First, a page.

Appendiceal Neuroendocrine Tumours in Childhood: Italian TREP Project

Virgone, Calogero*; Cecchetto, Giovanni*; Alaggio, Rita; Ferrari, Andrea; Bisogno, Gianni§; Conte, Massimo||; Inserra, Alessandro; Fagnani, Anna M.#; Indolfi, Paolo**; Salfi, Nunzio††; Dall’Igna, Patrizia*

Journal of Pediatric Gastroenterology & Nutrition: March 2014 - Volume 58 - Issue 3 - p 333–338
doi: 10.1097/MPG.0000000000000217
Original Articles: Gastroenterology

Background: Neuroendocrine tumours (NETs) of the appendix are slow-growing tumours and, although rare, they are the most common gastrointestinal epithelial tumours in childhood and adolescence. The treatment and the follow-up screenings have not been standardised. In addition to this, although tumour size is considered the main prognostic variable to define the aggressiveness of approach, a precise cutoff needs to be established.

Methods: A total of 113 patients younger than 18 years with a diagnosis of appendiceal NETs were registered as of January 1, 2000, until May 30, 2013, within the Rare Tumors in Pediatric Age (TREP) project, an Italian multi-institutional network dedicated to rare tumours in children and adolescents. The recommendations of the Rare Tumors in Pediatric Age study included imaging and laboratory investigations. The treatment after appendectomy was decided on the basis of histology, tumour size, and imaging; primary reexcision (PRE) was not recommended in completely excised tumours, regardless of tumour size and invasiveness.

Results: A total of 113 of 113 patients had a diagnosis of well-differentiated NETs; in 108 of 113 the tumour was smaller than 2 cm and in 5, larger than 2 cm. Excision margins were free in 111 of 113 patients. In 3 of 113 a PRE was performed, and in 1 residual tumour was detected. All 113 of 113 patients are alive in complete remission (median follow-up of 41 months).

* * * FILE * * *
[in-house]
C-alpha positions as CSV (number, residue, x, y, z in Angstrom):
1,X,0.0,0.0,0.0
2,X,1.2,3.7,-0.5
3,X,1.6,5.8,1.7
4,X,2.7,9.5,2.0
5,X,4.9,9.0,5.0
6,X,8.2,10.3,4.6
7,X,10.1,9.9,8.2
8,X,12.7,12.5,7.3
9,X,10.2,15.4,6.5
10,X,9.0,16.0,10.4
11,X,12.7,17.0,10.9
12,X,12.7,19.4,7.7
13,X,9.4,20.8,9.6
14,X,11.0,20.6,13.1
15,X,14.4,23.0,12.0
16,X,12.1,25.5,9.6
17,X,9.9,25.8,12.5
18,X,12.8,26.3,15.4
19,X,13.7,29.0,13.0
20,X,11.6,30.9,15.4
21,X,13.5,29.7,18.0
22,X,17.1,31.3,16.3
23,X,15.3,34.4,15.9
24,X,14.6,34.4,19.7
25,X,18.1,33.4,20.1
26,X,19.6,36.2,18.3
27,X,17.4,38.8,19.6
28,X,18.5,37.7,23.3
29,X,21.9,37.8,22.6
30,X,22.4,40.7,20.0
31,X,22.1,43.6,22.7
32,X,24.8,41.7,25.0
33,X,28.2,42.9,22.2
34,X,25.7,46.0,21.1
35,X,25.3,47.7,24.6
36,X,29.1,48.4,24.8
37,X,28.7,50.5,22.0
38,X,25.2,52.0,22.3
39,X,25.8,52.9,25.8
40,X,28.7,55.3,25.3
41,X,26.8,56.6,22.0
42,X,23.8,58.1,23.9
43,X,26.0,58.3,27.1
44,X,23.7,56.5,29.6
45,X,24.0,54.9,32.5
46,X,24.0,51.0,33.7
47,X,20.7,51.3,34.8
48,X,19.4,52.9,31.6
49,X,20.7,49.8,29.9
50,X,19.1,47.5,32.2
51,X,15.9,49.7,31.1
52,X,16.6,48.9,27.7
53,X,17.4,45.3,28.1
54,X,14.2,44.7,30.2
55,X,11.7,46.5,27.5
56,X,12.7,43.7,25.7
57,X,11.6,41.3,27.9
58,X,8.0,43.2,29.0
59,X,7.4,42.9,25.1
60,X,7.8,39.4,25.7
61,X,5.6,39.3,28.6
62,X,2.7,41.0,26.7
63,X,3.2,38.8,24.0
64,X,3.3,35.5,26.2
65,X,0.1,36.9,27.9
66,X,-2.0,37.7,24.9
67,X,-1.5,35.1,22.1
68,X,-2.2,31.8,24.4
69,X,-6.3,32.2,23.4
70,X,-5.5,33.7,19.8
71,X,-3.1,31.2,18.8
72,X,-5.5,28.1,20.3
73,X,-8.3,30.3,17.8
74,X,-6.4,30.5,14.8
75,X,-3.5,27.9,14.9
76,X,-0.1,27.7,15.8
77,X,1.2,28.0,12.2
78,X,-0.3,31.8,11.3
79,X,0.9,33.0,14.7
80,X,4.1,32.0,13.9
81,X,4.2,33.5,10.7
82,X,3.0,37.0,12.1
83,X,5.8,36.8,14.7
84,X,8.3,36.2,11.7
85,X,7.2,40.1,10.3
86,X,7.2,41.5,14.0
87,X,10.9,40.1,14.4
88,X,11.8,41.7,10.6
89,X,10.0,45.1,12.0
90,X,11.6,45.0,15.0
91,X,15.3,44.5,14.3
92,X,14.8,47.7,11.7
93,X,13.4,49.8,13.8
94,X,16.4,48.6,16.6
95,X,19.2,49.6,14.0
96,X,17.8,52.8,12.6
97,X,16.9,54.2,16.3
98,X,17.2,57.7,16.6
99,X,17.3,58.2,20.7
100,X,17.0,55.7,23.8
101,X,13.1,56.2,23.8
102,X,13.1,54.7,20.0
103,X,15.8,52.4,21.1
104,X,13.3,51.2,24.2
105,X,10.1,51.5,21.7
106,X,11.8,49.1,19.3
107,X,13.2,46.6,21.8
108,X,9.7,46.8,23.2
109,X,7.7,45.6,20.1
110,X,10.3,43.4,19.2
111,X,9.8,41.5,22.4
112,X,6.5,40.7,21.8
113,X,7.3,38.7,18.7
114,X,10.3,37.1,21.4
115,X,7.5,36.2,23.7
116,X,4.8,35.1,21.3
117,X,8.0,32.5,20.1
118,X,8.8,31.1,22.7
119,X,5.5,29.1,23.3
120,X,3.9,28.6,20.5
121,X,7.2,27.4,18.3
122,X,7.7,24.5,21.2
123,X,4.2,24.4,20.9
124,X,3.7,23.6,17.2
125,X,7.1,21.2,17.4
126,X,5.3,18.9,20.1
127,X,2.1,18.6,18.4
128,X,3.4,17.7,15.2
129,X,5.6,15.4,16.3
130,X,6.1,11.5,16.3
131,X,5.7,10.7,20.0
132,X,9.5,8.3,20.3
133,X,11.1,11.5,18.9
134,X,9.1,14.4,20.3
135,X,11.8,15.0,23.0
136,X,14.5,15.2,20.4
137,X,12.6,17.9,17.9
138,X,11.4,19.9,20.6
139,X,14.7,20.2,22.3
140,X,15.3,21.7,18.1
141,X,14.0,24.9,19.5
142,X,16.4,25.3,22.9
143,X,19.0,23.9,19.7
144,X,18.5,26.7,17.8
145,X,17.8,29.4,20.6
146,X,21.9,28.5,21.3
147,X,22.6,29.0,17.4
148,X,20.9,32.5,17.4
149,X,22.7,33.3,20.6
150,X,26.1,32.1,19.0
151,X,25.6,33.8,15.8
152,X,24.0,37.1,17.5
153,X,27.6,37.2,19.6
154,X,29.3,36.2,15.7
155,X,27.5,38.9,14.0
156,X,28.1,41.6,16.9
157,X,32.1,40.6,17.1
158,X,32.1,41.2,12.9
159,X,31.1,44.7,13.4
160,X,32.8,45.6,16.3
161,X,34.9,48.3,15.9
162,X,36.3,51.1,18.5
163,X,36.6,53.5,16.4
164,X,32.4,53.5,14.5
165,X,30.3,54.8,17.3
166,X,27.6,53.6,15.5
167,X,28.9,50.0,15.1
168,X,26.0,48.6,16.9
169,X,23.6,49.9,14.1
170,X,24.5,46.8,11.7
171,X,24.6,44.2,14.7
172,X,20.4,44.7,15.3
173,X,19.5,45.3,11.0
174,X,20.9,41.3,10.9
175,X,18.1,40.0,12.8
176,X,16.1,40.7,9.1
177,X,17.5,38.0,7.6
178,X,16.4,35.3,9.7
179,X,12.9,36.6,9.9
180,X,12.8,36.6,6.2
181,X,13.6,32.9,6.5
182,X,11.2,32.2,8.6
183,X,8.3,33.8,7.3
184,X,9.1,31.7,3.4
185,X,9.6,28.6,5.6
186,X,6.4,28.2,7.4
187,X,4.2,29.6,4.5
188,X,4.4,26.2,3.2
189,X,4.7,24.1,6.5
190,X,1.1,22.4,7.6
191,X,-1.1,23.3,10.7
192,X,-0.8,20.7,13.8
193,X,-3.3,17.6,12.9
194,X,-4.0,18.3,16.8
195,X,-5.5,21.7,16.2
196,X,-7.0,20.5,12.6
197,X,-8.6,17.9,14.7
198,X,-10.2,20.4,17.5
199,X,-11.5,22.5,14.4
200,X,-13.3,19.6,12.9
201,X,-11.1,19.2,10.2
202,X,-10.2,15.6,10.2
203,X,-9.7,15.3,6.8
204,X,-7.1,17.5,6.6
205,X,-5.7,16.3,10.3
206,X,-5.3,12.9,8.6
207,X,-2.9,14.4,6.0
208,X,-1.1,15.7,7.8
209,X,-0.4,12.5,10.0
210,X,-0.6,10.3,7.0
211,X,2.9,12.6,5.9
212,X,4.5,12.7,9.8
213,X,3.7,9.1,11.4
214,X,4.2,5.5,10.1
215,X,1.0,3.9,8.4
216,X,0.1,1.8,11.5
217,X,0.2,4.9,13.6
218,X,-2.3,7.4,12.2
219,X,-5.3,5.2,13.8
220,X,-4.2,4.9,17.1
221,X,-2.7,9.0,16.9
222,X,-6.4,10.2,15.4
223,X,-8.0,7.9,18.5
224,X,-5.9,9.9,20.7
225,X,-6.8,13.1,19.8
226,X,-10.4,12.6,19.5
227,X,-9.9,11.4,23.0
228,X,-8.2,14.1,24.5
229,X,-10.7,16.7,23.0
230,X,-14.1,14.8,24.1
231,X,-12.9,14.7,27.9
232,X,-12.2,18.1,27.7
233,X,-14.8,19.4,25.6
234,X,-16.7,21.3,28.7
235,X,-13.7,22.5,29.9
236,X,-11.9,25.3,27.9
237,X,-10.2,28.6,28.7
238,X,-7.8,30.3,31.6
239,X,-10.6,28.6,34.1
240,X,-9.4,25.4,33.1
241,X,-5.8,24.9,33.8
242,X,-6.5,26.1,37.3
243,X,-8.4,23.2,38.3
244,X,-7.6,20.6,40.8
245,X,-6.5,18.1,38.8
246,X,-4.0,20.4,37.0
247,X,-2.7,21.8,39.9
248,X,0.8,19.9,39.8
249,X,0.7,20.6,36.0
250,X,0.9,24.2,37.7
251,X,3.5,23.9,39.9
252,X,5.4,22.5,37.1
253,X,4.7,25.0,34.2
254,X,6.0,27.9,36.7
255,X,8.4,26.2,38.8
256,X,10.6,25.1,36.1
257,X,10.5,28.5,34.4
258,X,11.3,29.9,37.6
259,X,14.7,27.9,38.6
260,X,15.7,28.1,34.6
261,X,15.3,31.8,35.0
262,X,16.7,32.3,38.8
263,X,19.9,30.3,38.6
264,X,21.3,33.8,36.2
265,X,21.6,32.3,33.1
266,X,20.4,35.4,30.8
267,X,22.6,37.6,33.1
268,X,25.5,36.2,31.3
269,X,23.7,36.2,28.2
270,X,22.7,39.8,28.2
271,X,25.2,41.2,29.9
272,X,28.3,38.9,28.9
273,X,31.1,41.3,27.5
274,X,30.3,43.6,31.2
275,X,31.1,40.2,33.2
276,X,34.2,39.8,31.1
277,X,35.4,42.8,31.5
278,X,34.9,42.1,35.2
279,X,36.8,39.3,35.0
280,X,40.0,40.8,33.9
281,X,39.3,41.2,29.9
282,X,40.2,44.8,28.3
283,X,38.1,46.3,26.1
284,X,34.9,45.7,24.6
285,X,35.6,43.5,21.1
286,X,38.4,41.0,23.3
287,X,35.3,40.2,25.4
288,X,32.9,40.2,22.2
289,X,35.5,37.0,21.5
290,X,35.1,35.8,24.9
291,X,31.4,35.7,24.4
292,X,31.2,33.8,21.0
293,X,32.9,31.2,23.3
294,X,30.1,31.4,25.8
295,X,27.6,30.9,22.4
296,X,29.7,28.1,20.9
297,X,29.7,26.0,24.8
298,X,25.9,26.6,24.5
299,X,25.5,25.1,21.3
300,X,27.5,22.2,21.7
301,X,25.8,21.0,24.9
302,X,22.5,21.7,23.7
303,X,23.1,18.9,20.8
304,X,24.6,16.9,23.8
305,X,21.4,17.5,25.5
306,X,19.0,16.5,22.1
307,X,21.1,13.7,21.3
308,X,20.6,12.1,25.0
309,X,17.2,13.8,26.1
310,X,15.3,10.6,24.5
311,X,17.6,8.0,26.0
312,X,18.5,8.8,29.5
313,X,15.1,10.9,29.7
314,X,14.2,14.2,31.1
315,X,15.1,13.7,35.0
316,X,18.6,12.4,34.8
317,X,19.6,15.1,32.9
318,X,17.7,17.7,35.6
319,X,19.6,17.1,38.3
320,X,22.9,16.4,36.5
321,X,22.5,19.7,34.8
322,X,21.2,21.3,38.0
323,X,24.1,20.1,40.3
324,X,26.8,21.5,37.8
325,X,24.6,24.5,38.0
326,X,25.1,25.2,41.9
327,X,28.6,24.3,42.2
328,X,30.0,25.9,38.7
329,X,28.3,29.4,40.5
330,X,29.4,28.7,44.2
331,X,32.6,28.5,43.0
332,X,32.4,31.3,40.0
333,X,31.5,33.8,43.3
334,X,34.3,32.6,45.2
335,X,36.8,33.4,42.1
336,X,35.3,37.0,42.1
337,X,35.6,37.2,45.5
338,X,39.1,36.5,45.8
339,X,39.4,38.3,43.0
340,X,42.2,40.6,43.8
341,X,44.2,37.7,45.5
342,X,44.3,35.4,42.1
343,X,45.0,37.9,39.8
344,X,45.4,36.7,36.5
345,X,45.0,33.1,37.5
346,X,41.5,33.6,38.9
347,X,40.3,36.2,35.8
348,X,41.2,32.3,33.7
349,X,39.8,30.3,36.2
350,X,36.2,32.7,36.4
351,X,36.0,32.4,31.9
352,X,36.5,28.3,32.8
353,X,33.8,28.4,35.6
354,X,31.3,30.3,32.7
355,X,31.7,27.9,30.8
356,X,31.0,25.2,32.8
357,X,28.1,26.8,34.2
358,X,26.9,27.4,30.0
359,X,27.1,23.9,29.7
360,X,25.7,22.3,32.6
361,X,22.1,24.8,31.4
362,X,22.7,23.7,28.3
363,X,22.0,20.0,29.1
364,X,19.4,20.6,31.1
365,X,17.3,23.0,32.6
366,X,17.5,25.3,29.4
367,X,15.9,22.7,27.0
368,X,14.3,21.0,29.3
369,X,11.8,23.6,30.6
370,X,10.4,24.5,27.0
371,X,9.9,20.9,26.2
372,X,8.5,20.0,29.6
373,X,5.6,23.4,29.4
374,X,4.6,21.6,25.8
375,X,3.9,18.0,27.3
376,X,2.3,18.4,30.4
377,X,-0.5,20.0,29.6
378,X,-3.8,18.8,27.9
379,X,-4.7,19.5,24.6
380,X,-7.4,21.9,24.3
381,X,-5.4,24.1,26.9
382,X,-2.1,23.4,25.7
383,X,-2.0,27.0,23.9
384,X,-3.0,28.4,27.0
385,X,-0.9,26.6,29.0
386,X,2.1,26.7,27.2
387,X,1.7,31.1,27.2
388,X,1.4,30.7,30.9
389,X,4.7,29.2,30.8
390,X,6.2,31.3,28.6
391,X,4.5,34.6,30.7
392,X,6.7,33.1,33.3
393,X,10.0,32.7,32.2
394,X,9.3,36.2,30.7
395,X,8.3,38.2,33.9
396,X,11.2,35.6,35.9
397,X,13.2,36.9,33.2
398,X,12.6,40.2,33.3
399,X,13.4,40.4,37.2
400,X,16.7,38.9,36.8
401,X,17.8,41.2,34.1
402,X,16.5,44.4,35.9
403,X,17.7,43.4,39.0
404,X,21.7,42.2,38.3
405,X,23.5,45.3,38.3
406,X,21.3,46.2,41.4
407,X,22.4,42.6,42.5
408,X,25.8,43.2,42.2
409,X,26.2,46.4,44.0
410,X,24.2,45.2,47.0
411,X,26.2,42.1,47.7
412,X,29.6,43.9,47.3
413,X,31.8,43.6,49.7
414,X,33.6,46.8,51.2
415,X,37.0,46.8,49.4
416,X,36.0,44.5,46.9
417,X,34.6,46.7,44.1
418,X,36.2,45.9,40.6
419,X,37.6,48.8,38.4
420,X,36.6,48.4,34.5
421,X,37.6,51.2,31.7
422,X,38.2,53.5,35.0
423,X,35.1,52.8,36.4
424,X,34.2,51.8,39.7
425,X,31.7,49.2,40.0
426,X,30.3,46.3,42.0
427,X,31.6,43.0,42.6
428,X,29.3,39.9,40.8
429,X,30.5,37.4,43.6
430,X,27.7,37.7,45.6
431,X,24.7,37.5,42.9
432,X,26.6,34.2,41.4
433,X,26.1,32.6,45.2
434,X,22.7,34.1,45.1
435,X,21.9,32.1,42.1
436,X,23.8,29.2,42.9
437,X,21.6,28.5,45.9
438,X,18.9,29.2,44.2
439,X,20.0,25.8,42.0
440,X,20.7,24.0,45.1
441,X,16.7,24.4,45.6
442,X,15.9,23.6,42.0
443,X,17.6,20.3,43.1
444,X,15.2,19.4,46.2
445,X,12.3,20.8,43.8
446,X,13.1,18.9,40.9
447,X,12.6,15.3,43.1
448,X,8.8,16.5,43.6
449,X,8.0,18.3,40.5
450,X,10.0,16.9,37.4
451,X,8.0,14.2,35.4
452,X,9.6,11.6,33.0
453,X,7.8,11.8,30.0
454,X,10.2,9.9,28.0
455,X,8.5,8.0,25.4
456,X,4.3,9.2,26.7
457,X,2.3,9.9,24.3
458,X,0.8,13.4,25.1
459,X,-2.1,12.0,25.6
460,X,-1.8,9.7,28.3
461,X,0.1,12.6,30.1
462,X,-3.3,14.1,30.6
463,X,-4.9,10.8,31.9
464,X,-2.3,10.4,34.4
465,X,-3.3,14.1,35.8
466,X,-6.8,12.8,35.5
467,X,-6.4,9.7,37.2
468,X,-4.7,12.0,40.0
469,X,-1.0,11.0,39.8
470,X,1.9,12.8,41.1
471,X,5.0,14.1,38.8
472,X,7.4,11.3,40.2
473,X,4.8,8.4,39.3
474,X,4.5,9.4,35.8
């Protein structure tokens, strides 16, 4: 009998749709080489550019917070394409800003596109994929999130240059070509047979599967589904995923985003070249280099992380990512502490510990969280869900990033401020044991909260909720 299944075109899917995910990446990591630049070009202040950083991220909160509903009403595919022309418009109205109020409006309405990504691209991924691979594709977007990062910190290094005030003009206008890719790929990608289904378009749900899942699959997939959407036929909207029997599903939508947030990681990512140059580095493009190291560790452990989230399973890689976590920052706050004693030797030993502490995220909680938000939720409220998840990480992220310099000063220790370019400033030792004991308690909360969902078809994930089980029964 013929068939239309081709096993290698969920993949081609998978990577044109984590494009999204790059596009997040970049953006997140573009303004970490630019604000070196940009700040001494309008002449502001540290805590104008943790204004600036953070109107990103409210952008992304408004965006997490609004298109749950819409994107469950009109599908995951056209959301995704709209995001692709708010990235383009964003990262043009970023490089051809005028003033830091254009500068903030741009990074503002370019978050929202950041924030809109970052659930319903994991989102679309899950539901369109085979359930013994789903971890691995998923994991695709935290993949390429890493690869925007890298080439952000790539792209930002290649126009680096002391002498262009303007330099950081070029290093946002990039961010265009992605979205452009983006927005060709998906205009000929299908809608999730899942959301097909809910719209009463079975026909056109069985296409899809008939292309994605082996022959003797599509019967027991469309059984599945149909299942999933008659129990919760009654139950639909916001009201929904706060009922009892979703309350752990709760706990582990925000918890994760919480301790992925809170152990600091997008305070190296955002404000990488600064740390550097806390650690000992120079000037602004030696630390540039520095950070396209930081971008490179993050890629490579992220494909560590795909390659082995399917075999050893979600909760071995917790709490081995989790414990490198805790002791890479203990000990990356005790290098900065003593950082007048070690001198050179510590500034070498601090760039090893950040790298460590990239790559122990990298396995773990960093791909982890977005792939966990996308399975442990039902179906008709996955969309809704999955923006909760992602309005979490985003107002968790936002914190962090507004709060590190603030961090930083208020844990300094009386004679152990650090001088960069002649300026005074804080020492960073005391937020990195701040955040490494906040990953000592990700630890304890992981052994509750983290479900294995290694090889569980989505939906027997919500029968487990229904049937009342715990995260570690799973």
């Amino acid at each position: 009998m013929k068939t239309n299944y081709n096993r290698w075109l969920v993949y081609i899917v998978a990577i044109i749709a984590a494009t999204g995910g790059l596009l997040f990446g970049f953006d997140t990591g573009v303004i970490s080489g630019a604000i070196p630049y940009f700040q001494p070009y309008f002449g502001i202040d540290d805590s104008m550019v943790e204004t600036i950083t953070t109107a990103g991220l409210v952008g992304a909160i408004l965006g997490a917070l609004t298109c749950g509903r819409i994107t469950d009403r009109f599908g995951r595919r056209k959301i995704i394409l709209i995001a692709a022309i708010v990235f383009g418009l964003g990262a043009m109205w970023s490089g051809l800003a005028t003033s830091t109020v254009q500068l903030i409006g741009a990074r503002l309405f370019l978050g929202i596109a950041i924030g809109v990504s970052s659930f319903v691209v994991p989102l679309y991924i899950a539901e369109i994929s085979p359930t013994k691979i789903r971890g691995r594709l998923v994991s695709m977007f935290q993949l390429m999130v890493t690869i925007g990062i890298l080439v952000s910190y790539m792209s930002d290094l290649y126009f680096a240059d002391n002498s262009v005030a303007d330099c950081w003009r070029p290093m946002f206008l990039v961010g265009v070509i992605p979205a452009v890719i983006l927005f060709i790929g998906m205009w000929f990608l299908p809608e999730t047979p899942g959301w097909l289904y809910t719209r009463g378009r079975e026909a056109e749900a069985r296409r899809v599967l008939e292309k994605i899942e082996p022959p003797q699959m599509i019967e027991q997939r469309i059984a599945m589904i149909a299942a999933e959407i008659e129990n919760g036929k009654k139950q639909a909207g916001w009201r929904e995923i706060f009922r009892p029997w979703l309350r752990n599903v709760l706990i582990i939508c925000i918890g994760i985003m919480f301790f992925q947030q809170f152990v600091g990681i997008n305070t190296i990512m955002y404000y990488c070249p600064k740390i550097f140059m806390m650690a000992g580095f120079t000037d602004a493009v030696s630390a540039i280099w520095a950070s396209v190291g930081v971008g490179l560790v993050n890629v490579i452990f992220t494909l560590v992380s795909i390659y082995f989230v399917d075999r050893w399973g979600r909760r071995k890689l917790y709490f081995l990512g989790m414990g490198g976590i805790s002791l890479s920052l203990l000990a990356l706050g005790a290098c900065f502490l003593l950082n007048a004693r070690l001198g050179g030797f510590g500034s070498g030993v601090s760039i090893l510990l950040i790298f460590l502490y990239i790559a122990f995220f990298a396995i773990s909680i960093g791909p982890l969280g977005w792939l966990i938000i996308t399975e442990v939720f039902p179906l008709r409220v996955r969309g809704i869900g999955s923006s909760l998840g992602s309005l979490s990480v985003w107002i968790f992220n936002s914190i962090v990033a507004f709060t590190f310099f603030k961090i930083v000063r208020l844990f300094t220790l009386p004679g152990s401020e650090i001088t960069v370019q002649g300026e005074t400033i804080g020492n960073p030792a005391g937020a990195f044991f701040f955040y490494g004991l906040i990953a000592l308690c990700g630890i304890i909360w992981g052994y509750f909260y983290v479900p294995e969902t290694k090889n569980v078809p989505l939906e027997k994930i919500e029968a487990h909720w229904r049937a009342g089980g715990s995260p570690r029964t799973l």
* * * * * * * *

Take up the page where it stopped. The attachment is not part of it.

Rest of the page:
Conclusions: Reported data and our experience showed that no relapse or death occurred in children and adolescents affected by appendiceal NETs. Appendectomy alone should be considered curative for most patients, and a more aggressive surgical approach is warranted in the cases with incompletely excised tumours.

*Pediatric Surgery, Department of Women's and Children's Health

Pathology Unit, Department of Medical and Diagnostic Sciences and Special Therapies, University of Padua, Padua

Hematology Oncology, IRCCS Istituto Nazionale dei Tumori, Milan

§Hematology Oncology, Department of Women's and Children's Health, University-Hospital of Padua, Padua

||Hematology Oncology, Giannina Gaslini Children's Hospital, Genoa

Pediatric Surgery, Bambino Gesù Children's Hospital, Rome

#Pediatric Surgery, IRCCS Ca’ Granda Ospedale Maggiore Policlinico, Milan

**Hematology Oncology, Department of Pediatrics, II University, Naples

††Pathology Unit, Sant’Orsola-Malpighi Hospital, Bologna, Italy.

Address correspondence and reprint requests to Calogero Virgone, MD, Pediatric Surgery, Department of Women's and Children's Health, University Hospital, Via Giustiniani 3, 35128 Padua, Italy (e-mail: calogero.virgone@unipd.itorcvirgone@gmail.com).

Received 11 October, 2013

Accepted 11 October, 2013

The TREP project is partially supported by a grant from “Fondazione Cassa di Risparmio di Padova e Rovigo” and “Fondazione Citta’ della Speranza,” Padua.

The authors report no conflicts of interest.

© 2014 by European Society for Pediatric Gastroenterology, Hepatology, and Nutrition and North American Society for Pediatric Gastroenterology,